Alcohol Misuse/Abuse Among Older Women: Comparison Of Self Report And Physical Data

2.50
Hdl Handle:
http://hdl.handle.net/10755/163786
Category:
Abstract
Type:
Presentation
Title:
Alcohol Misuse/Abuse Among Older Women: Comparison Of Self Report And Physical Data
Author(s):
Stevenson, Joanne S.
Author Details:
Joanne Stevenson, Rutgers, The State University of New Jersey, College of Nursing, Newark, New Jersey, USA, email: stevenson@nightingale.rutgers.edu
Abstract:
The purpose of this descriptive ex-post facto study was to determine the relative predictive ability of self-report items, physical measures, and biomarkers to detect alcohol misuse and abuse among older women. Older women volunteers, who fit entry criteria, were invited to participate. From epidemiological studies, about 13% of such women are abusing or dependent on alcohol, but their chances of both diagnosis and treatment of this problem in either acute or primary care settings is about 1 in 64. Studies have shown that clinicians do not do adequate alcohol histories on older women because of ageism, stereotyping, fear of embarrassment, or lack of knowledge about the biology of aging. The 135 women subjects ranged from consuming 90 standard drinks per month (D) on average to total abstinence (ND) over their lifetime. When grouped, the mean ages did not differ by drinking history: 69.2 (ND) and 69.6 (D). Based on logistic regression, the most significant measure of alcohol abuse was a score > 0 on the T-ACE, a 4 item instrument of high risk drinking; higher tolerance was the defining item. Other significant predictors were (1) behaviors - use alcohol to sleep, high use of over-the counter drugs; (2) biomarkers -- higher Hgb, MCV, GGT, and HDL cholesterol; and (3) physical stigmata -- broken blood vessels in nose and cheeks, palmer erythema, and significantly larger liver spans. Non-discriminators included carbohydrate deficient-transferrin (CDT), total and LDL cholesterol levels, blood pressure, EKG, education and marital status. Contrary to prevailing myth, women drinkers were forthcoming about the frequency and quantity of alcohol intake, although the heaviest drinkers probably under-reported quantity per episode. A score above zero on the T-ACE best discriminated between light and heavy drinkers. Other significant correlates of heavy drinking were regular use of over-the-counter drugs, using alcohol to sleep at night, less time required to fall asleep, and a history of smoking and caffeine use. Mean corpuscular volume (MCV) was the best biomarker, while broken blood vessels in the nose and cheeks, palmer erythema, and liver span above 7cm were the best physical indicators. Outcomes included a comprehensive history and physical examination guide that (1) elicits specifics about alcohol and drug use, (2) tests for alcohol-related physical stigmata and pathological changes, and (3) discriminating blood tests. Older women drinkers will reveal their drinking patterns if queried objectively and with specificity. Their responses can then be verified with simple diagnostic indicators and referrals then can be made.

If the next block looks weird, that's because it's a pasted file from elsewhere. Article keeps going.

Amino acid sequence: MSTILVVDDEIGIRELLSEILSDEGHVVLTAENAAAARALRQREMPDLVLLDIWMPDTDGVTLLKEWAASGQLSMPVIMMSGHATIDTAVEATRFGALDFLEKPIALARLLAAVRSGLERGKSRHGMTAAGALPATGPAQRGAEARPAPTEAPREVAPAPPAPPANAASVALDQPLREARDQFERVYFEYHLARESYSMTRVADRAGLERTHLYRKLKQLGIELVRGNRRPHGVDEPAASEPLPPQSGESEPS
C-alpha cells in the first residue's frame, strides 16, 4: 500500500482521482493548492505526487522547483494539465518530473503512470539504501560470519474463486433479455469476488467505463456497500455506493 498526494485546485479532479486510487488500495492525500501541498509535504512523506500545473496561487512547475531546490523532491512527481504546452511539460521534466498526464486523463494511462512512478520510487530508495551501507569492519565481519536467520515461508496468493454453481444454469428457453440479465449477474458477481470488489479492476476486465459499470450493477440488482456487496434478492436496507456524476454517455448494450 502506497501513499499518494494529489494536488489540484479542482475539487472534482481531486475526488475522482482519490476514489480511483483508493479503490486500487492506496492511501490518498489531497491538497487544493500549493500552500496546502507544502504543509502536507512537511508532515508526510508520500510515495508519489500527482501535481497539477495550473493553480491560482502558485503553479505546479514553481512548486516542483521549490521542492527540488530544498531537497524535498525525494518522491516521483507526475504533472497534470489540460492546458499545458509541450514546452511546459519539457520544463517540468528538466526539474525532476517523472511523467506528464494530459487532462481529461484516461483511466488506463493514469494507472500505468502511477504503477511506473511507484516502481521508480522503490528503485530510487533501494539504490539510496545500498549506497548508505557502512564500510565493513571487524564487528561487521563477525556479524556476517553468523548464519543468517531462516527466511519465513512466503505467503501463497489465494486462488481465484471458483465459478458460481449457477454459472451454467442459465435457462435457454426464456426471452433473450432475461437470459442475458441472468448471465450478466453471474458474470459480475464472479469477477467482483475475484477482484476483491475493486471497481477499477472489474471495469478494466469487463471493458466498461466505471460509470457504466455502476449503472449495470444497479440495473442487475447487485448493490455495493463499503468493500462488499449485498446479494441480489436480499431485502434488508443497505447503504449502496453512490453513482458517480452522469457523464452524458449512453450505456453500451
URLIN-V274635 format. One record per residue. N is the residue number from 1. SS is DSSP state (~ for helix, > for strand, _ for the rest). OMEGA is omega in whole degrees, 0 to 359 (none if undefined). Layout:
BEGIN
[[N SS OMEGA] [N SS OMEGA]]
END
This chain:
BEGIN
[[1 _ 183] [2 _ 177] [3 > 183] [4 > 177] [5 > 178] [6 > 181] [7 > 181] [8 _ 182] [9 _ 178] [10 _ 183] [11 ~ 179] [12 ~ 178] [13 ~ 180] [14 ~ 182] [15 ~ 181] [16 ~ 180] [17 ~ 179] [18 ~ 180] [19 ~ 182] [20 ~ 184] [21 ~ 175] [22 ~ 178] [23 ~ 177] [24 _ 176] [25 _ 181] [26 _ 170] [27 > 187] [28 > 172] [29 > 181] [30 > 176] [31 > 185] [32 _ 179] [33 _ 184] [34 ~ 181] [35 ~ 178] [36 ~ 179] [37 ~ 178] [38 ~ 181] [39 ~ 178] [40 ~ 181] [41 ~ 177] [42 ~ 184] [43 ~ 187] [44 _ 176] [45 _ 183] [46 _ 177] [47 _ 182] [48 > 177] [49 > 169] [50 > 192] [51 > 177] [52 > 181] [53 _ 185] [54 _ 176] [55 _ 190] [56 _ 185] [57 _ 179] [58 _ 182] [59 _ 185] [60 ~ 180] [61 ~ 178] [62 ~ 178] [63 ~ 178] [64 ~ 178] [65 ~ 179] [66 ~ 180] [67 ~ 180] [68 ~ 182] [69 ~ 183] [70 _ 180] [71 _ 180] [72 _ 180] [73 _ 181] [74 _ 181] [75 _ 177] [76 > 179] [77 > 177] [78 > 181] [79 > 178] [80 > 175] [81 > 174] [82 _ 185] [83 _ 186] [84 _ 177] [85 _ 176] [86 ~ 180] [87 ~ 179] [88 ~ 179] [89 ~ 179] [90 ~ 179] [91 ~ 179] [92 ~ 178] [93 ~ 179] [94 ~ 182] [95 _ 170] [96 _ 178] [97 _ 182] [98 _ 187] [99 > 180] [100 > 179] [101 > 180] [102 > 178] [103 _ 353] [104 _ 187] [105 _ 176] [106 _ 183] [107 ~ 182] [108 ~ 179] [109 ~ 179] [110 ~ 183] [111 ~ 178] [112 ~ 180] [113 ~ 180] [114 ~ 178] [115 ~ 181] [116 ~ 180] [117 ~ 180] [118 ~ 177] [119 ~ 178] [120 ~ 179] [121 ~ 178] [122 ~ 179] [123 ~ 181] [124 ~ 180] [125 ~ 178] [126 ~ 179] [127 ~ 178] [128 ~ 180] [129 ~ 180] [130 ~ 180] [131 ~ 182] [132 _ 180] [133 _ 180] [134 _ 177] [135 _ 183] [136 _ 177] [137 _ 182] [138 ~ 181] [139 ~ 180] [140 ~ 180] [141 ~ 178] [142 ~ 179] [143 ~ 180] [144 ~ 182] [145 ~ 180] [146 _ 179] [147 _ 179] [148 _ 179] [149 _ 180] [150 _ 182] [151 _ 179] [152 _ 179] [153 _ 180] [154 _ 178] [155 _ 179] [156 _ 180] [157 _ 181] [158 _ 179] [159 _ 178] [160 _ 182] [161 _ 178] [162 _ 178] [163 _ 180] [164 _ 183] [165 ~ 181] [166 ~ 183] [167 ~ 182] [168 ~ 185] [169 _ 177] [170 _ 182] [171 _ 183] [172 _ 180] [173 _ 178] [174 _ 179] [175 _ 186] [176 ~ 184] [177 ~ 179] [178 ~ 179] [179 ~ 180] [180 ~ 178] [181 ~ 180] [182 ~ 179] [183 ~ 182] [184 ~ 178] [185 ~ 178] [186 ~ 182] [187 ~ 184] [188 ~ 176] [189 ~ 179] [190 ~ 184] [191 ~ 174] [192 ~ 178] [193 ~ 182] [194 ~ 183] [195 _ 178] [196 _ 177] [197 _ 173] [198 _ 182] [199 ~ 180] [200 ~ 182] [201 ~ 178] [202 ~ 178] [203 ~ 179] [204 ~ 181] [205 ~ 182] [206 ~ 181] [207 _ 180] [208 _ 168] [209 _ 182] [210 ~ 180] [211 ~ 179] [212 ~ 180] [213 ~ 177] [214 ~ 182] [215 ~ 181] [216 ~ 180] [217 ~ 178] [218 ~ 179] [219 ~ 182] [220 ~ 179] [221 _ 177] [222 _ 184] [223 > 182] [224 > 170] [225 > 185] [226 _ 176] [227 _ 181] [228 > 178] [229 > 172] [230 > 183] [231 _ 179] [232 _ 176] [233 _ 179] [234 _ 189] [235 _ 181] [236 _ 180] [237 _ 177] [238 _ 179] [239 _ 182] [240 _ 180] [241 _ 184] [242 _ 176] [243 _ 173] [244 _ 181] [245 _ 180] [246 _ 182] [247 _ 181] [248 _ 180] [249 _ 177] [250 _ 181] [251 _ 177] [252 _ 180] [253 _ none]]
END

Repository Posting Date:
27-Oct-2011
Date of Publication:
27-Oct-2011
Conference Date:
2001
Conference Name:
ENRS 13th Annual Scientific Sessions
Conference Host:
Eastern Nursing Research Society
Conference Location:
Atlantic City, New Jersey, USA
Note:
This is an abstract-only submission. If the author has submitted a full-text item based on this abstract, you may find it by browsing the Virginia Henderson Global Nursing e-Repository by author. If author contact information is available in this abstract, please feel free to contact him or her with your queries regarding this submission. Alternatively, please contact the conference host, journal, or publisher (according to the circumstance) for further details regarding this item. If a citation is listed in this record, the item has been published and is available via open-access avenues or a journal/database subscription. Contact your library for assistance in obtaining the as-published article.

Full metadata record

DC FieldValue Language
dc.type.categoryAbstracten_US